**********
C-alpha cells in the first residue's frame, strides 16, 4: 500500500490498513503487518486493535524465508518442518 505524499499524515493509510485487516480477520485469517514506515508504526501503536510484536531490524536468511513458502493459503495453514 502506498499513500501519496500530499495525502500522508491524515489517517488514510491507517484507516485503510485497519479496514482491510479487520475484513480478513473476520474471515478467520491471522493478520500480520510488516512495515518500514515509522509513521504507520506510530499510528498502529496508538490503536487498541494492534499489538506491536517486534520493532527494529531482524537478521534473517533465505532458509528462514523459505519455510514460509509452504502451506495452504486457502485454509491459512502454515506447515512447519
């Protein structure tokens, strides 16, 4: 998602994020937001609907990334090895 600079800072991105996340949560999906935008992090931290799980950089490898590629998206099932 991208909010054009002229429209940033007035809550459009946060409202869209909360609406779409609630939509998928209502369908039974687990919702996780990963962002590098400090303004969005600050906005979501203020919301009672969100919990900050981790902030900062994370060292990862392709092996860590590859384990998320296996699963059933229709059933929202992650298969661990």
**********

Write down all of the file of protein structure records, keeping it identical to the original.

C-alpha cells in the first residue's frame, strides 16, 4: 500500500490498513503487518486493535524465508518442518 505524499499524515493509510485487516480477520485469517514506515508504526501503536510484536531490524536468511513458502493459503495453514 502506498499513500501519496500530499495525502500522508491524515489517517488514510491507517484507516485503510485497519479496514482491510479487520475484513480478513473476520474471515478467520491471522493478520500480520510488516512495515518500514515509522509513521504507520506510530499510528498502529496508538490503536487498541494492534499489538506491536517486534520493532527494529531482524537478521534473517533465505532458509528462514523459505519455510514460509509452504502451506495452504486457502485454509491459512502454515506447515512447519
């Protein structure tokens, strides 16, 4: 998602994020937001609907990334090895 600079800072991105996340949560999906935008992090931290799980950089490898590629998206099932 991208909010054009002229429209940033007035809550459009946060409202869209909360609406779409609630939509998928209502369908039974687990919702996780990963962002590098400090303004969005600050906005979501203020919301009672969100919990900050981790902030900062994370060292990862392709092996860590590859384990998320296996699963059933229709059933929202992650298969661990």